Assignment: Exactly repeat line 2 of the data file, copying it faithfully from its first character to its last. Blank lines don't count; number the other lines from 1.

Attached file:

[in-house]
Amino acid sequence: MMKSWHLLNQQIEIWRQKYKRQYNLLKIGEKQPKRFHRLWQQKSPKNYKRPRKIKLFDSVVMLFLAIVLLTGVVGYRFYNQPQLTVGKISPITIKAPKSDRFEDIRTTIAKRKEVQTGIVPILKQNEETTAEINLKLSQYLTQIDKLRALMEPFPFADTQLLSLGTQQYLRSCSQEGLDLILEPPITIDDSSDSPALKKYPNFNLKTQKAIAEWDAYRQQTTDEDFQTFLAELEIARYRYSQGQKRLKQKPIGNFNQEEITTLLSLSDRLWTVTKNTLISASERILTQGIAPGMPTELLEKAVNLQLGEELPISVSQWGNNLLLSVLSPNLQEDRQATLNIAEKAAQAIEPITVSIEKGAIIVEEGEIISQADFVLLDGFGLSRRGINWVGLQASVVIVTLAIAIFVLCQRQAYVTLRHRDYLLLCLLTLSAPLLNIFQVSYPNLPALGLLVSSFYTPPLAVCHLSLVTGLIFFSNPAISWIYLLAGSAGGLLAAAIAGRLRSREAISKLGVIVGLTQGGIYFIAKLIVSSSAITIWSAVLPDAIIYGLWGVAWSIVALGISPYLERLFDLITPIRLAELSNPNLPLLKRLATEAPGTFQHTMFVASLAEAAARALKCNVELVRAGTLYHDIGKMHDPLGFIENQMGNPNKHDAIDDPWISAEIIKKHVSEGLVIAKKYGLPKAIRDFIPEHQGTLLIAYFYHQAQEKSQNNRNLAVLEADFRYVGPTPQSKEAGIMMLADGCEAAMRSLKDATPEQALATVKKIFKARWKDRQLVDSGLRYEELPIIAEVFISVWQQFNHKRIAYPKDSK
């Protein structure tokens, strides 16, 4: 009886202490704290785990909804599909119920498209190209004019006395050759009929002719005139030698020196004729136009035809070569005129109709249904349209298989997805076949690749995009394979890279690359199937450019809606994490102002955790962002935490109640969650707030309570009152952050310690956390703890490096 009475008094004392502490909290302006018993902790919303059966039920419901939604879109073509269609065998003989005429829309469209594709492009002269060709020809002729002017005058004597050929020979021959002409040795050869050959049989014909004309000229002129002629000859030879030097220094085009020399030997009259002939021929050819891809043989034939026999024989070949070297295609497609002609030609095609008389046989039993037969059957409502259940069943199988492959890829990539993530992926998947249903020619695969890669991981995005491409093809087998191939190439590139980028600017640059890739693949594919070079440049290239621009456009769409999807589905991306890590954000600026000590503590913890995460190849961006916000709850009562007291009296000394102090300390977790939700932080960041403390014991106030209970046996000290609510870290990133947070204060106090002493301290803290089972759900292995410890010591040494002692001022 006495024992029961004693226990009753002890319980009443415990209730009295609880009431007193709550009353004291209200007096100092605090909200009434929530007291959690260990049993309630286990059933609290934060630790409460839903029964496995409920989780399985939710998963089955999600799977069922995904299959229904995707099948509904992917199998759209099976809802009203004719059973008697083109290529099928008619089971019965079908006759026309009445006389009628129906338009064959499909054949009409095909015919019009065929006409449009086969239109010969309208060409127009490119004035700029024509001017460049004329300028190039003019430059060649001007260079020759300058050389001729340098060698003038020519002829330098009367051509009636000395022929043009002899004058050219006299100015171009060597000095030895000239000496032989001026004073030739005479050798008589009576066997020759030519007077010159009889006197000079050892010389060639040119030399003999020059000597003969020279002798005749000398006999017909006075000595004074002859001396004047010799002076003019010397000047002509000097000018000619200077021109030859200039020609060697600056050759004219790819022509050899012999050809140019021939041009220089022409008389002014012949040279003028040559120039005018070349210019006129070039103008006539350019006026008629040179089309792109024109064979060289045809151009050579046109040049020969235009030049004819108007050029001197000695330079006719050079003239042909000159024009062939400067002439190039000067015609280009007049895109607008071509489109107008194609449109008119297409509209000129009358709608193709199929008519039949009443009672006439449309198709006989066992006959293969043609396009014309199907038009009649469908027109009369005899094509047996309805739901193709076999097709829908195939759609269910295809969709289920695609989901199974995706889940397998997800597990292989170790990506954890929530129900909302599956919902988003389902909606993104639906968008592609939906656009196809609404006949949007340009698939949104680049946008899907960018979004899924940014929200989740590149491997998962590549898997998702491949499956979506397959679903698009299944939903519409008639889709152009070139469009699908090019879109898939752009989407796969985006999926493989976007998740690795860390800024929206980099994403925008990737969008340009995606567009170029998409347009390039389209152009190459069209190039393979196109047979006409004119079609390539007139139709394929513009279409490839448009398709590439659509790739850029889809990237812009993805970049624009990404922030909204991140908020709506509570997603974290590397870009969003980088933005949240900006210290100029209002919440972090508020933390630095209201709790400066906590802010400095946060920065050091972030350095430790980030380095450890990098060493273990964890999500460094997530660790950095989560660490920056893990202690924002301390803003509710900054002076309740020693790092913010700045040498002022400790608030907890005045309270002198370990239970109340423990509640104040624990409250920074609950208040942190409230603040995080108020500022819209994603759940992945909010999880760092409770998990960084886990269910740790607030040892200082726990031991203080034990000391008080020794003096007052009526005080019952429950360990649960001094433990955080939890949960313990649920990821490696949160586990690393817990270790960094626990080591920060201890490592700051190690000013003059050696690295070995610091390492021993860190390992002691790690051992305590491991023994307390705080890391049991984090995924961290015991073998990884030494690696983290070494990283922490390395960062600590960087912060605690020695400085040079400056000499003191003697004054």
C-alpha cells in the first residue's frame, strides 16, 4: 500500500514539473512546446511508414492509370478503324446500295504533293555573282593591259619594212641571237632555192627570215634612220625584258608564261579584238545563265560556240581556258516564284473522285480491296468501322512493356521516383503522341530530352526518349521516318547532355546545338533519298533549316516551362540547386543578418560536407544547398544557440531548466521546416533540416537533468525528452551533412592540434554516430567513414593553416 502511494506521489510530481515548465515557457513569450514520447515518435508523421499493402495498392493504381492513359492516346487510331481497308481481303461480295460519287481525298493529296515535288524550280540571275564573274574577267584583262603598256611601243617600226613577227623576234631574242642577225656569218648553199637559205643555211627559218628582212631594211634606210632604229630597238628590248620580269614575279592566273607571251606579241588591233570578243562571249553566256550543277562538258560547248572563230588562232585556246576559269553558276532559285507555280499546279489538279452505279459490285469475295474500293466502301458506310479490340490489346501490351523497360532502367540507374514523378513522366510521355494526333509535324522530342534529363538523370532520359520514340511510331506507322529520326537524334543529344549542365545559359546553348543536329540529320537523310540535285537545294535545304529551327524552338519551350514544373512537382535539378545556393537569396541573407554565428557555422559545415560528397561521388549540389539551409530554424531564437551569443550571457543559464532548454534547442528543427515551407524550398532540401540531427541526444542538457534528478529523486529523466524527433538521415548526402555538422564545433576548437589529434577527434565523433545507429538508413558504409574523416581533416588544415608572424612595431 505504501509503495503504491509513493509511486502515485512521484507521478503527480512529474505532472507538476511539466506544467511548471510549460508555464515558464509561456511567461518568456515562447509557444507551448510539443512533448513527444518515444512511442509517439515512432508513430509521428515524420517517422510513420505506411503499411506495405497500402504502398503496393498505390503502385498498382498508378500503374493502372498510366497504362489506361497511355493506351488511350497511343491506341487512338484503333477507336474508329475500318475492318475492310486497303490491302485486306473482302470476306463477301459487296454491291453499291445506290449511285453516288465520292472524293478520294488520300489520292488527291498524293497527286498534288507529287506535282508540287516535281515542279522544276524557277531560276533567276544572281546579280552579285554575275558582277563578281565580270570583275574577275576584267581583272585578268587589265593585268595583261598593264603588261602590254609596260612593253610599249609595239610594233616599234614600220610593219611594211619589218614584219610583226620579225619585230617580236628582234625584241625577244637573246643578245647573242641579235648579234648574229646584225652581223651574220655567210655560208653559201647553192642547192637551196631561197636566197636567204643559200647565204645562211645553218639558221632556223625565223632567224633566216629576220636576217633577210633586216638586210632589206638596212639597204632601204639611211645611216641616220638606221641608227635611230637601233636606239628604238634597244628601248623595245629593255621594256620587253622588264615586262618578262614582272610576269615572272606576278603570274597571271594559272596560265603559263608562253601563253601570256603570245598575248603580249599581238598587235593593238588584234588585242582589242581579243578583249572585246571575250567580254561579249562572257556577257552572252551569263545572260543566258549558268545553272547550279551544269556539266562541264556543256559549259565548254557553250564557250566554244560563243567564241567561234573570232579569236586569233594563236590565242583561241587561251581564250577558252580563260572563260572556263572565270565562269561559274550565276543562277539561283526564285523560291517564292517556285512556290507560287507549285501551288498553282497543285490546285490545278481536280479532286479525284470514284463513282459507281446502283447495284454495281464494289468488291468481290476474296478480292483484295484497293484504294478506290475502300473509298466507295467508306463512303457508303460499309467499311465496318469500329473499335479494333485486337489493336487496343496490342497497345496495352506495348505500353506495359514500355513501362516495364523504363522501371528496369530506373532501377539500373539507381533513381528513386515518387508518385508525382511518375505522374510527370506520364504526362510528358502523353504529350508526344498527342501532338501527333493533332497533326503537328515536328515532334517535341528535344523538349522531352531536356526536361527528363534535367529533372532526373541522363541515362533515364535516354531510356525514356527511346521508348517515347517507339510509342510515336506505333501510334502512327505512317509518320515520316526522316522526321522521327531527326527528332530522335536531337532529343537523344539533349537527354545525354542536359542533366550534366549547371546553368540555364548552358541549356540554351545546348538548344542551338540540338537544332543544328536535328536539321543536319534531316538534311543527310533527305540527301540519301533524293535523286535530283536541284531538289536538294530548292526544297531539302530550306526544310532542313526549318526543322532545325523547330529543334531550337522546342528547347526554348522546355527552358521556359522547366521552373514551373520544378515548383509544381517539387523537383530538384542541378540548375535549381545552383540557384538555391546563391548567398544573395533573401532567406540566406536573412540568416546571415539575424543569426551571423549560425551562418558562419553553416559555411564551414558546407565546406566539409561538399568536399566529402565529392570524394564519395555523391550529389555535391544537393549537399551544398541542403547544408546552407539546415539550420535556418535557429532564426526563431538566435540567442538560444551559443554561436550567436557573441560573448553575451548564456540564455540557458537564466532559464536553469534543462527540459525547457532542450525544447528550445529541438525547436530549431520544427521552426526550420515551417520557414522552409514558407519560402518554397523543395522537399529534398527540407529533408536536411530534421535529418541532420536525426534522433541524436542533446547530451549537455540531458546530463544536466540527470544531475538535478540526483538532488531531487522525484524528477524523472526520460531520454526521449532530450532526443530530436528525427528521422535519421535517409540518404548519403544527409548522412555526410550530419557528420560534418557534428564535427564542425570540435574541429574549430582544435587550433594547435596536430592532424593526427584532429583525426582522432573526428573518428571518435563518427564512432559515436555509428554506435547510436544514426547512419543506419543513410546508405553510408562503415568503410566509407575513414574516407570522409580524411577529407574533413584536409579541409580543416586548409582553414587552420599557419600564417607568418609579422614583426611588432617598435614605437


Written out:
Amino acid sequence: MMKSWHLLNQQIEIWRQKYKRQYNLLKIGEKQPKRFHRLWQQKSPKNYKRPRKIKLFDSVVMLFLAIVLLTGVVGYRFYNQPQLTVGKISPITIKAPKSDRFEDIRTTIAKRKEVQTGIVPILKQNEETTAEINLKLSQYLTQIDKLRALMEPFPFADTQLLSLGTQQYLRSCSQEGLDLILEPPITIDDSSDSPALKKYPNFNLKTQKAIAEWDAYRQQTTDEDFQTFLAELEIARYRYSQGQKRLKQKPIGNFNQEEITTLLSLSDRLWTVTKNTLISASERILTQGIAPGMPTELLEKAVNLQLGEELPISVSQWGNNLLLSVLSPNLQEDRQATLNIAEKAAQAIEPITVSIEKGAIIVEEGEIISQADFVLLDGFGLSRRGINWVGLQASVVIVTLAIAIFVLCQRQAYVTLRHRDYLLLCLLTLSAPLLNIFQVSYPNLPALGLLVSSFYTPPLAVCHLSLVTGLIFFSNPAISWIYLLAGSAGGLLAAAIAGRLRSREAISKLGVIVGLTQGGIYFIAKLIVSSSAITIWSAVLPDAIIYGLWGVAWSIVALGISPYLERLFDLITPIRLAELSNPNLPLLKRLATEAPGTFQHTMFVASLAEAAARALKCNVELVRAGTLYHDIGKMHDPLGFIENQMGNPNKHDAIDDPWISAEIIKKHVSEGLVIAKKYGLPKAIRDFIPEHQGTLLIAYFYHQAQEKSQNNRNLAVLEADFRYVGPTPQSKEAGIMMLADGCEAAMRSLKDATPEQALATVKKIFKARWKDRQLVDSGLRYEELPIIAEVFISVWQQFNHKRIAYPKDSK